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September 2009

Benny the Boxer

Too often the only press groomers receive is the negative kind. You know, the one where the headline blares or the announcer screams; ” Pet Dies at Local Shop. Groomer Negligent.” Well, thanks to Laurie Kay and Donna Stepanek of Biscuits and Bows in Palatine, Illinois, NBC Chicago had something nice to say.

Benny the Boxer is alive because of Laurie and Donna. Benny has cardiomyopathy and went into heart failure at their shop. He was fortunate because his groomers were trained in Pet CPR and First Aid.  They knew what to do and in five minutes Benny had a heart beat and was breathing again.

An article in the JAVMA (Journal of American Veterinary Medical Association) states that only 10% of dogs requiring CPR will walk out of a veterinary office if they have not received PRIOR PROPER CPR. They expect this percentage to increase as more people are properly trained in pet CPR.

It isn’t just CPR we need to know. We are more likely to use first aid. There are a host of issues particular in the grooming environment.

1.    Sudden Blunt Force Trauma. This occurs when a pet falls off a grooming table or you drop a pet after tripping on a cord or slipping on a wet floor.

2.    Heat Injuries/Heat Stroke/Burns. These injuries are a result of overexposure to hot dryers or exposure to hot clippers. In addition, burns can occur if a pet is given an opportunity to chew on cords or electrocuted because there are no GFI outlets around the tub.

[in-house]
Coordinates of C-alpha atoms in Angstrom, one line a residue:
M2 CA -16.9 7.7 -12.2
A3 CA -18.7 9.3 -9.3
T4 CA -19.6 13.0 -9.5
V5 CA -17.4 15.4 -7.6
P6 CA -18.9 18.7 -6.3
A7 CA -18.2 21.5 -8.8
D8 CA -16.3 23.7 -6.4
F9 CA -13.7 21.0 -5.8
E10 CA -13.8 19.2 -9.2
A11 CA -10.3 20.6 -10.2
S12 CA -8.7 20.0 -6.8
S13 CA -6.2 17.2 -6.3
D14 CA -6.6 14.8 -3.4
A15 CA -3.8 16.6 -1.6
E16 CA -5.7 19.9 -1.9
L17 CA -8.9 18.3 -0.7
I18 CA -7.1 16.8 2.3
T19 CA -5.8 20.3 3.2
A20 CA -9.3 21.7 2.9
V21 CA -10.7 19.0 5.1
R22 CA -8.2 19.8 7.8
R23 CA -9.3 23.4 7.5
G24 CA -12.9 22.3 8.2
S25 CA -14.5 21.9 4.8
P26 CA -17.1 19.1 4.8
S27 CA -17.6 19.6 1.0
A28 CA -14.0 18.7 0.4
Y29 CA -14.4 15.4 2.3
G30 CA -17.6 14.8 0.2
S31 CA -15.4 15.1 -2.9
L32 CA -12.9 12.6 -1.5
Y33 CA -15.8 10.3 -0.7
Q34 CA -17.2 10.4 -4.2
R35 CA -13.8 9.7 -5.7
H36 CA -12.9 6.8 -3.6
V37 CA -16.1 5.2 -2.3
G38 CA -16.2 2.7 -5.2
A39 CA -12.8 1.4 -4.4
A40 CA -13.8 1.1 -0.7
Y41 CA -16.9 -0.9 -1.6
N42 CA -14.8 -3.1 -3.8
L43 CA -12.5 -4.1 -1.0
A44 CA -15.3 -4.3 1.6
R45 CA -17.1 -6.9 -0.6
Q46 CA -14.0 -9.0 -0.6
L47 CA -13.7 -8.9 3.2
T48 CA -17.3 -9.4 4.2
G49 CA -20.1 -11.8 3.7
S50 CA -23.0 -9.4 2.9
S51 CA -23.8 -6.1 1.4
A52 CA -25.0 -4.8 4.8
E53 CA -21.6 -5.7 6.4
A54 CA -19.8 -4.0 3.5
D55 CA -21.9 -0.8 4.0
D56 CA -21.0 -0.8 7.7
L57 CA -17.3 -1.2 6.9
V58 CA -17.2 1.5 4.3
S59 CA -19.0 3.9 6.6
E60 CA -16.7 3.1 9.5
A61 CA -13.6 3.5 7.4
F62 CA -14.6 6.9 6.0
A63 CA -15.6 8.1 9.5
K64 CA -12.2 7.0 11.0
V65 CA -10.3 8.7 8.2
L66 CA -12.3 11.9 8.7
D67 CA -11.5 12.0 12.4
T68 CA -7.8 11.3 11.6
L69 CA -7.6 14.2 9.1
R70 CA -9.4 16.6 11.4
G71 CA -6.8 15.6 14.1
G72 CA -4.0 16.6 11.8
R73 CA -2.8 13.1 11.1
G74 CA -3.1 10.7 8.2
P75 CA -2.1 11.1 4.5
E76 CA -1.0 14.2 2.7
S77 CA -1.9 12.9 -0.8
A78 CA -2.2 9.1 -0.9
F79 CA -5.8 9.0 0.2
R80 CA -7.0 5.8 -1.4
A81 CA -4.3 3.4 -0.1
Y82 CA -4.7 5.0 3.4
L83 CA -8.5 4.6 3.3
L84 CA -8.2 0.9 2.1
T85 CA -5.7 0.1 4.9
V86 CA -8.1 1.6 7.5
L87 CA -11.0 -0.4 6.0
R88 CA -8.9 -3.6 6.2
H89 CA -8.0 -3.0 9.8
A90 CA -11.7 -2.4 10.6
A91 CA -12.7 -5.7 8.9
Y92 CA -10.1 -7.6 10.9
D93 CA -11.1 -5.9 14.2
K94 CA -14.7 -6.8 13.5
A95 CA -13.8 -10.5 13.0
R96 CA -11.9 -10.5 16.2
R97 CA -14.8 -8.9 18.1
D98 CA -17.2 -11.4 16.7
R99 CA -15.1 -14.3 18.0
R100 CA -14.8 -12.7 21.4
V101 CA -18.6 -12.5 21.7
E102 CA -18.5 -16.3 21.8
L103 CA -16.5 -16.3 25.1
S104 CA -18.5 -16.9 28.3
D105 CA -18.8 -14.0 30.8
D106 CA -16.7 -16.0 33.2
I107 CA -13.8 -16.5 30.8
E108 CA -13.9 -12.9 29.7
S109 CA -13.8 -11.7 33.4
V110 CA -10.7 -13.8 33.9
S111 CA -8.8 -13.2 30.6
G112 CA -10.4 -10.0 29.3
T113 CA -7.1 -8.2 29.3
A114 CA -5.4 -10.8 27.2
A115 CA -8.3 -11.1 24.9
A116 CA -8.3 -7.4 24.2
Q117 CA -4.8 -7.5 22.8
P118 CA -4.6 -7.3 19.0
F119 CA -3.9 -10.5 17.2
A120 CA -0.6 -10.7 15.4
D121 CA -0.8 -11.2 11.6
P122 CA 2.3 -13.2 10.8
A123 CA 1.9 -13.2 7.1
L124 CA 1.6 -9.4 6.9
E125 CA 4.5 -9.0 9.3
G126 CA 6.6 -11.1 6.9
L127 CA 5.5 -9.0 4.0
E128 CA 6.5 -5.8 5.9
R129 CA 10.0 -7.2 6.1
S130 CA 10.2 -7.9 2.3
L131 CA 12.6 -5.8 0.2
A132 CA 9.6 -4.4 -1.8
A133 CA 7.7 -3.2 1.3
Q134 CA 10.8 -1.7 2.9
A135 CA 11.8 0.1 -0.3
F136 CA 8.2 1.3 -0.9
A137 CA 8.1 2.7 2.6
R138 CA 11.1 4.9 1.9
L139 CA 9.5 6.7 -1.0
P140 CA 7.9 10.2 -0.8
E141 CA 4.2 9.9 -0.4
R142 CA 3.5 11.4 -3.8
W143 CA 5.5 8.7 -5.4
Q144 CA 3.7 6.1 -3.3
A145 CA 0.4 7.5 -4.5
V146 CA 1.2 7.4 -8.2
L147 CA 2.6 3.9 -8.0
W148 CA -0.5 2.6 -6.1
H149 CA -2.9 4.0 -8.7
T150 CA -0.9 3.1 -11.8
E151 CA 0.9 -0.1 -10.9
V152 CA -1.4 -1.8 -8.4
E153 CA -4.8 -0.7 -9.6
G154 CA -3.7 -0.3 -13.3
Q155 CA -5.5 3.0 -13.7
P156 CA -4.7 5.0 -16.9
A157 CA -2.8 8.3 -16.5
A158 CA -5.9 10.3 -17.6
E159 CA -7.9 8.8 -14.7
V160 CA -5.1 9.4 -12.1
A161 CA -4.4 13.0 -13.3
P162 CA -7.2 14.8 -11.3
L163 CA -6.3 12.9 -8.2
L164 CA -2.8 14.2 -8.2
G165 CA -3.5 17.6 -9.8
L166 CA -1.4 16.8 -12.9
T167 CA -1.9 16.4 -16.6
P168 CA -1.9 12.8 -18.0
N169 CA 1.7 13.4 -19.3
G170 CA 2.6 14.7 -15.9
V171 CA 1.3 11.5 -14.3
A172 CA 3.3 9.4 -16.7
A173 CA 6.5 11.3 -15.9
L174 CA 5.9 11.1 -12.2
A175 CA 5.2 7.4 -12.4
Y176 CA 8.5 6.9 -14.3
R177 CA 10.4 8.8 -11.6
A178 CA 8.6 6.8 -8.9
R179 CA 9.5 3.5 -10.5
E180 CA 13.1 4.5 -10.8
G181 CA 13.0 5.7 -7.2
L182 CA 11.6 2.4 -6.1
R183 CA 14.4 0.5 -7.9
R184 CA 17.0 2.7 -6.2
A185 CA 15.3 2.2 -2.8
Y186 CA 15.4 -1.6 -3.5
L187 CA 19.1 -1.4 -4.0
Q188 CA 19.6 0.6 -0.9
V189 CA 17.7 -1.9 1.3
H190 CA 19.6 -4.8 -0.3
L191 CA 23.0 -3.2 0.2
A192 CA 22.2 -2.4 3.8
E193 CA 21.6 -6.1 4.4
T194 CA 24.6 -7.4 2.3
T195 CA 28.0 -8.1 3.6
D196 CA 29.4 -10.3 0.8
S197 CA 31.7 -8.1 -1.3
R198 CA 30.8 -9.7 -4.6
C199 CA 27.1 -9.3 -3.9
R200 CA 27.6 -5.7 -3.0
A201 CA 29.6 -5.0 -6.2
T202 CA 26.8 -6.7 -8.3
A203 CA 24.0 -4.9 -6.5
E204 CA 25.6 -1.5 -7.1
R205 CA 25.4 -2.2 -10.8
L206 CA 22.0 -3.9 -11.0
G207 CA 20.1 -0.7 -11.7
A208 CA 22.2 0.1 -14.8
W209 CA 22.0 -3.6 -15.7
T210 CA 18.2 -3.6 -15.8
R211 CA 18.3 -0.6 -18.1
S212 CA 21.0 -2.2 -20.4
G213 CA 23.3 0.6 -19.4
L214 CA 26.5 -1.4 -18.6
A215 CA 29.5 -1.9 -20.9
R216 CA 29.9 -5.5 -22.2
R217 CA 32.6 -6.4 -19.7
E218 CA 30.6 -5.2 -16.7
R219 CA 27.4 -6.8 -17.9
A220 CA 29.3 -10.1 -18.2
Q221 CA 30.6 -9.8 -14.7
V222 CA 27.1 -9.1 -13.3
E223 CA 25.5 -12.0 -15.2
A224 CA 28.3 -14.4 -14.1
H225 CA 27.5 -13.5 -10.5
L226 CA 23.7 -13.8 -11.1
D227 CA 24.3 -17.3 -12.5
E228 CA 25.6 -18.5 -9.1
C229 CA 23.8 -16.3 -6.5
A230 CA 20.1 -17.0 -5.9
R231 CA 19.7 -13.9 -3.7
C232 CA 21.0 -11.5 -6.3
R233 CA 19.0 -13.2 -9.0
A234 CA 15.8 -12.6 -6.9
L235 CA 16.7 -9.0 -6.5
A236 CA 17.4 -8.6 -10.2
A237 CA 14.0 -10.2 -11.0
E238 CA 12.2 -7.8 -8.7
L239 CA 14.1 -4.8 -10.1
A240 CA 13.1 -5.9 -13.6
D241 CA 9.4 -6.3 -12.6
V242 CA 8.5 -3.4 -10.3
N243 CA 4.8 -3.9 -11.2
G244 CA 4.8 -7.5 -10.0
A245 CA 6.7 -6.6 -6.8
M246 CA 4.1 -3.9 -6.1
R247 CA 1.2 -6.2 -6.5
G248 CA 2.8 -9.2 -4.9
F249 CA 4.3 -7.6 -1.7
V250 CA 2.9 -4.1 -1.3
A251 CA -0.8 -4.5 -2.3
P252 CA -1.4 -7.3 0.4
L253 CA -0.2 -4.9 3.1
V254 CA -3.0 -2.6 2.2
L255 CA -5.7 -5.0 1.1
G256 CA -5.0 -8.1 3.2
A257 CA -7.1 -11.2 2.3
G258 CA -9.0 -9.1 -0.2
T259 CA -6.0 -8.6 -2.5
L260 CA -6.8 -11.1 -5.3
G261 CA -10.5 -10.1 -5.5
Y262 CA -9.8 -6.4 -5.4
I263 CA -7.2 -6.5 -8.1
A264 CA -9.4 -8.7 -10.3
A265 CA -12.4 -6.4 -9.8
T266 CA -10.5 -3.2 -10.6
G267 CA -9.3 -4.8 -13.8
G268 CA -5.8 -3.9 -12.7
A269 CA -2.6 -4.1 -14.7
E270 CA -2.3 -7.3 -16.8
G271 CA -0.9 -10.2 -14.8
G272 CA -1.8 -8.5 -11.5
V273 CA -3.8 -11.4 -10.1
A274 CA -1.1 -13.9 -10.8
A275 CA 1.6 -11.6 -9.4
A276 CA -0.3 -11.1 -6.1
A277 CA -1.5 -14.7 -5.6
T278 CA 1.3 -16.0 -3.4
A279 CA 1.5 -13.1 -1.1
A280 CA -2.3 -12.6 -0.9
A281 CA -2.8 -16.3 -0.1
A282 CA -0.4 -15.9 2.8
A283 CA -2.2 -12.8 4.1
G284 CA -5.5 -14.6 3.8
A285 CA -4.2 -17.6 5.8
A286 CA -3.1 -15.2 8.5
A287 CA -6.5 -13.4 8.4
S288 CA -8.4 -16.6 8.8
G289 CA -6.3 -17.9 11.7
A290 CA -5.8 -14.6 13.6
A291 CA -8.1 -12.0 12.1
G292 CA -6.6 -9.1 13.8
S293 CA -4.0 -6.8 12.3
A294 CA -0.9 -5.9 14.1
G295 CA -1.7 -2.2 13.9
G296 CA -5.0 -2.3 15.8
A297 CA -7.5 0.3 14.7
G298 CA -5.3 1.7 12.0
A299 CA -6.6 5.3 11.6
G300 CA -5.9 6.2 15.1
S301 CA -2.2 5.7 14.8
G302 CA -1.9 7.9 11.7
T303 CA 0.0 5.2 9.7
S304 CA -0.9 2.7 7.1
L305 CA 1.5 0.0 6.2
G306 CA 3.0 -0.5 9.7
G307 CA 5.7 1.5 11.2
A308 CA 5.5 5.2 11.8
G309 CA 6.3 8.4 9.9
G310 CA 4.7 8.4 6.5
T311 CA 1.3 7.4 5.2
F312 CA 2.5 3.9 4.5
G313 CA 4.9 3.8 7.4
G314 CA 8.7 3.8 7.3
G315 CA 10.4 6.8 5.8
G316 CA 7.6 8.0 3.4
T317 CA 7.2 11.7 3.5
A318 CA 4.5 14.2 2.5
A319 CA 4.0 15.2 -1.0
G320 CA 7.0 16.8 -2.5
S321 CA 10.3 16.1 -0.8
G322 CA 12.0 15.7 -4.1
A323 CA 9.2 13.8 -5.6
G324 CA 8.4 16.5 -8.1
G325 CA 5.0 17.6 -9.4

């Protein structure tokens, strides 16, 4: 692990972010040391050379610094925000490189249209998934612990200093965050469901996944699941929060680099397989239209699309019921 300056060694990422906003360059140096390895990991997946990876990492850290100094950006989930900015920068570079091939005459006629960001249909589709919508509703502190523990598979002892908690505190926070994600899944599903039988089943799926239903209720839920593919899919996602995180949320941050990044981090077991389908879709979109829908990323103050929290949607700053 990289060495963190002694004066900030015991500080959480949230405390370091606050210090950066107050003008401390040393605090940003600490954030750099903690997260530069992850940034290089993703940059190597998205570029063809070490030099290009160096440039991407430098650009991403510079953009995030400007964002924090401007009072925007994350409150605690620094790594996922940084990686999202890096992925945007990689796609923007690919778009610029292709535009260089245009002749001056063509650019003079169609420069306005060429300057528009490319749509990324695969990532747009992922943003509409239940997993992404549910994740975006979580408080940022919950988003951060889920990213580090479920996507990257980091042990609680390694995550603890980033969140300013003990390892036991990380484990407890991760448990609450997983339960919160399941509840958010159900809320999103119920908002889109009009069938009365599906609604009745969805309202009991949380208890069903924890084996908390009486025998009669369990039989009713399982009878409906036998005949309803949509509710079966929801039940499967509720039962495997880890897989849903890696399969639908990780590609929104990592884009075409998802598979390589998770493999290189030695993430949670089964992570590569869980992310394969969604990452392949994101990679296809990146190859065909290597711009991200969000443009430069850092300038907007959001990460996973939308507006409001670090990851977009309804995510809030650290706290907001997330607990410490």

3.    Neck Injuries/Strangulation. An unattended pet jumps off a grooming table or out of the tub while noosed.

4.    Cold Injuries. Overexposure to cool dryers can cause hypothermia.

5.    Dehydration. Groomer has not provided water for the pet.

6.    Bleeding Injuries. This is the most common injuries caused by scissors and clippers.

7.    Heart Failure. Stress, chewing on electrical cords, electrocution and pre-existing medical conditions can all stop a heart.

8.    Seizures. Stress, improperly stored chemicals and pre-existing medical conditions can induce a seizure.

9.    Allergic Reactions. Any product used on a pet can cause an allergic reaction.

10.   Choking. An inappropriate-sized treat or any treat given to a gulper can pose a choking hazard.

If any of these scenarios occurred, do you know what to do? It’s also important to encourage our clients to learn Pet First Aid and CPR. Would Benny’s parents have known what to do?

Precious lives are entrusted to us. Accidents can and do happen. Our responsibility as pet professionals includes proper and continual training. As more of us realize it’s importance, there will be more positive stories like Benny’s.

To find a pet first aid instructor in your area, visit www.pettech.net.